New USGS Study Includes Boa Constrictor
by USARK Admin on Thu Oct 15, 2009 11:01 am

USARK has been made aware that the USGS will release their study of nine large constrictor snakes today... including Boa Constrictor. This will possibly be used as a trigger for a New Senate Version of HR669. Get ready and stay tuned to USARK updates. USARK is out there every day protecting the Reptile Nation from unfair attacks and legislation.

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USGS set to release controversial Boa & Python Study. Reptile experts question credibility of taxpayer funded study. Encourages lead federal wildlife agency to stay above politics.

Wilmington, NC October 13 2009- The US Geologic Survey (USGS) plans to release a new study on nine large constricting snakes… including Boa Constrictor, one of the most popular pet snakes in the world. The primary author of the study is Gordon Rodda, best known as manager of the failed 20-year government-funded project to eradicate the Brown Treesnakes in Guam costing taxpayers more than 100 million dollars.

The paper is expected to be a book length document depicting a scenario where giant constricting snakes are poised to take over the country unless severe steps are taken to take away the legal rights of individuals and businesses to possess and work with these animals. Accompanying the paper will likely be a map graphic that Rodda hopes will stimulate enough interest in this ridiculous scenario from the media and public to generate grant money for further study.

The content of this paper is expected to be so scientifically questionable that USGS stonewalled a formal Congressional Briefing requested by the ranking member of the House Subcommittee on Insular Affairs, Oceans & Wildlife. In August the Congressman made a formal request for a briefing on the controversial study. The timeline for release was characterized as ‘months away’. The Congressman has yet to receive a briefing and the study will be released to the public later today.

Andrew Wyatt of the United States Association of Reptile Keepers (USARK) commented saying “it is interesting to note that this whole issue has been driven by the presence of the Burmese Python in Florida. It was likely introduced in the wake of devastation caused by Hurricane Andrew in 1992. Great media interest was generated by Rodda’s previous USGS study which promoted the idea of a giant snake devouring the everglades and moving up through the southern third of the US. The study swept the media like wildfire (i.e.…‘What parts of the US mainland are climatically suitable for invasive alien pythons spreading from Everglades National Park?’) Rodda wasted millions of dollars of taxpayer money “studying” the Brown Treesnake in Guam after it was introduced from Indonesia by the government. Their effort to eradicate the snake from Guam was a monumental conservation disaster. Now they want to use that model here in the US to address Burmese Pythons. Since when did science morph from a methodology used to solve complex problems into a methodology used to raise more money for more studies?” Wyatt added, “feral cats and feral hogs are a serious proven problem all across the country, but they don’t play well enough in the media to raise the money a giant snake can. I hope this new study is not going to be more Made For TV Science”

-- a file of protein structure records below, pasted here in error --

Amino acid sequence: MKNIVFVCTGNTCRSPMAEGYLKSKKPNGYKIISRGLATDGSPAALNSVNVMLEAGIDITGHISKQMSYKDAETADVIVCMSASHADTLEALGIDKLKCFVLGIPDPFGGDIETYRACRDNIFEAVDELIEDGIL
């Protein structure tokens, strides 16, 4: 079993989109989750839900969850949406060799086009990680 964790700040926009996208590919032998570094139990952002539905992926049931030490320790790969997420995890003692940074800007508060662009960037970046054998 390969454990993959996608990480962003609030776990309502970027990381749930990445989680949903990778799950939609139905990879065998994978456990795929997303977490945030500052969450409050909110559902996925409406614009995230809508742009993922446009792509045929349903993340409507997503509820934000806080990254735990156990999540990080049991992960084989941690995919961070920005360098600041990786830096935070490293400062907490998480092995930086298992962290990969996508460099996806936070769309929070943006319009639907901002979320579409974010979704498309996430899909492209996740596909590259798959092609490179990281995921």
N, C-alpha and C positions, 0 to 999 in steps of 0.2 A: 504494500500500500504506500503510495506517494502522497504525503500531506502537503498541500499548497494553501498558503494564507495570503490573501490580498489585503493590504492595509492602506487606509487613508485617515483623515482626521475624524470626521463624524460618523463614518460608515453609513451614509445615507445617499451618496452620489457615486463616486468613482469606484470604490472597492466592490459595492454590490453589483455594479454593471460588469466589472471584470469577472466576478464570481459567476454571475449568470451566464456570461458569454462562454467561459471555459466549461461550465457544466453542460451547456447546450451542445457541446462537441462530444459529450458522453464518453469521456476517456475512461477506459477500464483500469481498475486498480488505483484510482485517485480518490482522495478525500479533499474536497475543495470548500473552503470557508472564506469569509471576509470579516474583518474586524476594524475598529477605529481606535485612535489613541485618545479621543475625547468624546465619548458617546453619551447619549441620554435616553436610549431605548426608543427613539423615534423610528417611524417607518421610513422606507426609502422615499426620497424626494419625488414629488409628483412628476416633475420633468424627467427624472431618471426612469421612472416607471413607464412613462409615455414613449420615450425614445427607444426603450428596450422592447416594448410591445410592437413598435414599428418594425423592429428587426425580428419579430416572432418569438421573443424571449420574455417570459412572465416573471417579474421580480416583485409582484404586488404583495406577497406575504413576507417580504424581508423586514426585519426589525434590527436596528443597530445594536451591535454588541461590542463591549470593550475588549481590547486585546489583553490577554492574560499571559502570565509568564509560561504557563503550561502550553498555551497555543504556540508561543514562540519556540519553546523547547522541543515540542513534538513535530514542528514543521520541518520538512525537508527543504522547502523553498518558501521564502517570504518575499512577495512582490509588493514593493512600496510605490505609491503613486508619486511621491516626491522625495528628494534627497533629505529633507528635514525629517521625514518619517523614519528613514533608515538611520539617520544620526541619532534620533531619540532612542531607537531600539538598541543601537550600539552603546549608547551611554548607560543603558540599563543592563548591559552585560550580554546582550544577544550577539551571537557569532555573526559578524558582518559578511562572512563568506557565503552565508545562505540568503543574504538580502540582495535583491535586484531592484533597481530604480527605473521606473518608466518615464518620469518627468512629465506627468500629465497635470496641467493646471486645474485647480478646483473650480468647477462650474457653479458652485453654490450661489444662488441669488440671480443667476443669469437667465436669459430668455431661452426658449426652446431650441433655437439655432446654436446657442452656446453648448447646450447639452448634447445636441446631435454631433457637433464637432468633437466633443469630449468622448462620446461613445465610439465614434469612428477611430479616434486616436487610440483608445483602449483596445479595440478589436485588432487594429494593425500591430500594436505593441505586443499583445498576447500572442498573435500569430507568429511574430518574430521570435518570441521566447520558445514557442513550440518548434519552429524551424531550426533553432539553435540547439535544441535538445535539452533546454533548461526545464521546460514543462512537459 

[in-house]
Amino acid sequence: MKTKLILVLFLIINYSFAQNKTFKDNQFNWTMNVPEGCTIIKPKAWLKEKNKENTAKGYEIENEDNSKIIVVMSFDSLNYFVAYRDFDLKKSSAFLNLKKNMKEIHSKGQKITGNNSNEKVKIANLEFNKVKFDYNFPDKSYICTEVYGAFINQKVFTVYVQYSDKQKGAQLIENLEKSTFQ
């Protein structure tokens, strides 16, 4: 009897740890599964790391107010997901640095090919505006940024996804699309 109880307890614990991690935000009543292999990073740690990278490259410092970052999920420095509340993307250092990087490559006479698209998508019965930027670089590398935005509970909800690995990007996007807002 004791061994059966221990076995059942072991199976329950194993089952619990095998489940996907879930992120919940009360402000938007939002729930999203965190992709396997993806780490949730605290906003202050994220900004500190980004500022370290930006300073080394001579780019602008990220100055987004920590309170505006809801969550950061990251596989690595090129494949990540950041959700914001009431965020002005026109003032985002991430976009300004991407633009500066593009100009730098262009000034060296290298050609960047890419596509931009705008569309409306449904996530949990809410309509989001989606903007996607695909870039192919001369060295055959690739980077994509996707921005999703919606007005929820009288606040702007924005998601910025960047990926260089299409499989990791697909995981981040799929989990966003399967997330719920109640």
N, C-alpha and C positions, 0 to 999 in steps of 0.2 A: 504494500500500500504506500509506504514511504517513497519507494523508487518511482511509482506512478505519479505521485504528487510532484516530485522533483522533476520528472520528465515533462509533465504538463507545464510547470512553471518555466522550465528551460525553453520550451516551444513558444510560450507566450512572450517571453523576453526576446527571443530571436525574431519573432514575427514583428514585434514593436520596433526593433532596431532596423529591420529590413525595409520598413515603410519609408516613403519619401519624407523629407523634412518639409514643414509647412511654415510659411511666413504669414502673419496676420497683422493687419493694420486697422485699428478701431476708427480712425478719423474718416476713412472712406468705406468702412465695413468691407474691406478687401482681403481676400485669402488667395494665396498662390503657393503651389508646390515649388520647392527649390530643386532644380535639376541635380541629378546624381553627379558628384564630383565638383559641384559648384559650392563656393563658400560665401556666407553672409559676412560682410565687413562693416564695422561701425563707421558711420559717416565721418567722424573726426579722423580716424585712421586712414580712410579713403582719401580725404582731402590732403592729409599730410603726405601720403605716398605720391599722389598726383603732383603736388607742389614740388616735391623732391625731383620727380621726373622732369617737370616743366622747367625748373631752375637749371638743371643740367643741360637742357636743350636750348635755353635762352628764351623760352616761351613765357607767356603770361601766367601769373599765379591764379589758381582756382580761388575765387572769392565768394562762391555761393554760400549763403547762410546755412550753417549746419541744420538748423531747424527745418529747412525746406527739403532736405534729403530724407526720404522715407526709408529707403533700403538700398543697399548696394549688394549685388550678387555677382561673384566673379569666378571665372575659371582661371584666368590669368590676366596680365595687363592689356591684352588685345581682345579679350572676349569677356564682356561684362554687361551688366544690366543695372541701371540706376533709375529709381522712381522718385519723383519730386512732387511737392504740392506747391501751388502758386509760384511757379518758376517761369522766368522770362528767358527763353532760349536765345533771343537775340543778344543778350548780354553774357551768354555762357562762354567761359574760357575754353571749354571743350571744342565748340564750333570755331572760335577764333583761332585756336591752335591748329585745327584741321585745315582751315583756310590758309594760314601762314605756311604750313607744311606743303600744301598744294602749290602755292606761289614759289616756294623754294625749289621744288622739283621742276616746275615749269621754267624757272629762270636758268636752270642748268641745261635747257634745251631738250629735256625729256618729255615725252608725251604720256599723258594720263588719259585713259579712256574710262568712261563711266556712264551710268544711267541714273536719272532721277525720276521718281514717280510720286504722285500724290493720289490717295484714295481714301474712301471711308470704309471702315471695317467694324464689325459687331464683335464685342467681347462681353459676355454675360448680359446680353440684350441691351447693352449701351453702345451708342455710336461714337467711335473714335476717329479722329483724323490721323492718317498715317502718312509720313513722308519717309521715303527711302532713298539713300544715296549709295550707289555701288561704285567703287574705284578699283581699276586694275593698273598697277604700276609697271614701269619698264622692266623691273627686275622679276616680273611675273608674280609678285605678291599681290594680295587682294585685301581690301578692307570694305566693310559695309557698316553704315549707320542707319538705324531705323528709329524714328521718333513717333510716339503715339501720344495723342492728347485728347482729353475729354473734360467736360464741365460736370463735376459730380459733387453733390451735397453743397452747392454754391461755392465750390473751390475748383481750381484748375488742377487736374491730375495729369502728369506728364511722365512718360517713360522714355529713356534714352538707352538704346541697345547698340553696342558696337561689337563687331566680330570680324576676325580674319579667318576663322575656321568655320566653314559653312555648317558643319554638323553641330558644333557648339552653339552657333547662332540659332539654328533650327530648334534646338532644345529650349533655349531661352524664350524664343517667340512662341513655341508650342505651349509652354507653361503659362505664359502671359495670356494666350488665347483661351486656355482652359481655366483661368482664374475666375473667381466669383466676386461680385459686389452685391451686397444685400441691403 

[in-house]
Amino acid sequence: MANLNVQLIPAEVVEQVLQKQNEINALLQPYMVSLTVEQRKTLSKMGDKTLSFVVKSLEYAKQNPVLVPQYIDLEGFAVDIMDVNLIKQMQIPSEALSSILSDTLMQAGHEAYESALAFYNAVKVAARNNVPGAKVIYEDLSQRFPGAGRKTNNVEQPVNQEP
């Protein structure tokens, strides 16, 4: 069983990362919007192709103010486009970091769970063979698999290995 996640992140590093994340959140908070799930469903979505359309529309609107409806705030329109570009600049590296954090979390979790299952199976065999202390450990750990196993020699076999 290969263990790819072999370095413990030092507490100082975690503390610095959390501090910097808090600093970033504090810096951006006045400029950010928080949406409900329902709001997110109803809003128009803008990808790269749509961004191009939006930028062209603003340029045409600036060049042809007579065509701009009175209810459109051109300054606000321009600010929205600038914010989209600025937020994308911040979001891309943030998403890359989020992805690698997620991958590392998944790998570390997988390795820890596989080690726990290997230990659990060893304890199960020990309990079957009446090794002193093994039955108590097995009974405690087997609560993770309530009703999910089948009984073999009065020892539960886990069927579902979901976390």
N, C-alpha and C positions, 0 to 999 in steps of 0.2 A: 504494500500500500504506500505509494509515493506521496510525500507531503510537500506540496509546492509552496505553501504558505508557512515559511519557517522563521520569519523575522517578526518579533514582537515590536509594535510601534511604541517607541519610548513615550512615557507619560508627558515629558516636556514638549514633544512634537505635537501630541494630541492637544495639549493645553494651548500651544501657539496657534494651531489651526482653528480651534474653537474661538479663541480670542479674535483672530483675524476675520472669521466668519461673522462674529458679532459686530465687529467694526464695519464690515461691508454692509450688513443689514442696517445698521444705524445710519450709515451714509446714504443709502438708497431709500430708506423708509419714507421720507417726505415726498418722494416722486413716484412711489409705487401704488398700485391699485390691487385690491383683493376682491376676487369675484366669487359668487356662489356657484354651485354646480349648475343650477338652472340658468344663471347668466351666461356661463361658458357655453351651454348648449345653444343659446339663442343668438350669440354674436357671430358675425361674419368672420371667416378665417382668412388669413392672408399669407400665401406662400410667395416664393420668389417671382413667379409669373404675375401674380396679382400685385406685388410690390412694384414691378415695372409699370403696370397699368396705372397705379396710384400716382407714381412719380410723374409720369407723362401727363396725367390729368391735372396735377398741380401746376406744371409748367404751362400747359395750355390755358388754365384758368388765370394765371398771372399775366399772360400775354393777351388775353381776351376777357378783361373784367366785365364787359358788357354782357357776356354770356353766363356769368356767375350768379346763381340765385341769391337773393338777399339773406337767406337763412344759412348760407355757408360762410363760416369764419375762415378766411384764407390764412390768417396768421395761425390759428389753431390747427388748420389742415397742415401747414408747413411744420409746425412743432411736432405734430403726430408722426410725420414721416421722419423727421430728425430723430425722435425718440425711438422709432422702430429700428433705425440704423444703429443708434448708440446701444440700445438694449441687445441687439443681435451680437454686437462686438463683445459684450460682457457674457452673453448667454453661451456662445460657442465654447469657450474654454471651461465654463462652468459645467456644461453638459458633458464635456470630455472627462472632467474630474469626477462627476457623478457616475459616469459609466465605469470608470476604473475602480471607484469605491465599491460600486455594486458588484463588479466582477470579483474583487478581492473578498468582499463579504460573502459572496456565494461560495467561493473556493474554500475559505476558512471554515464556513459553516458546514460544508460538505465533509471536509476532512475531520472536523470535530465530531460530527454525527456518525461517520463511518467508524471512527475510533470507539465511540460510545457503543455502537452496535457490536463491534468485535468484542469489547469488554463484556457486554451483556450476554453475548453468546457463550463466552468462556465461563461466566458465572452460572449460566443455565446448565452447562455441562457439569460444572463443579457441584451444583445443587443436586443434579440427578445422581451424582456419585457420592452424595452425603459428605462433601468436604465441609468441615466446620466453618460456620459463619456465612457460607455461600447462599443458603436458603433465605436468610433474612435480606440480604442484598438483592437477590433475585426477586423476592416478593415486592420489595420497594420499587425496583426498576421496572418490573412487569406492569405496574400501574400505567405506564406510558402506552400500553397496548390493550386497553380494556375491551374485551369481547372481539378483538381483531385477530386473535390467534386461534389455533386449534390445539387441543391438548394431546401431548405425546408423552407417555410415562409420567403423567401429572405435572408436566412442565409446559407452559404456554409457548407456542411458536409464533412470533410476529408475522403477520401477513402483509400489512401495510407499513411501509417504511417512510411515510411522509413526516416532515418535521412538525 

The US Association of Reptile Keepers (USARK) is a science and education based advocacy for the responsible private ownership of, and trade in reptiles. We endorse caging standards, sound husbandry, escape prevention protocols, and an integrated approach to vital conservation issues. Our goal is to facilitate cooperation between government agencies, the scientific community, and the private sector in order to produce policy proposals that will effectively address important husbandry and conservation issues. The health of these animals, public safety, and maintaining ecological integrity are our primary concerns.

Although Burmese Pythons have been established in the Everglades there is no supportable evidence to show that they can move out of South Florida. The last USGS Python study was fundamentally flawed in a number of ways. It was immediately and roundly criticized by much of the scientific community. The most glaring mistake was to use the Indian Python as a basis for the study and then assume the Burmese Python is the same thing. They are related, but the Indian Python exists at higher altitudes and cooler temperatures. The Burmese Python is a more tropical lowland animal. The Indian Python is an endangered species and is not traded in the US. This issue has been blown out of proportion by the media, ambitious scientists and extreme special interest groups. Gordon Rodda is not a boa and python expert. His past track record is a dismal failure. Can the US taxpayer afford to finance Rodda’s venture into the ‘boa and python business’?

Hopefully the US Fish & Wildlife Service, who commissioned this new USGS study, will stay above the fray of politics and have a more even handed approach to this issue.

For questions contact:
Andrew Wyatt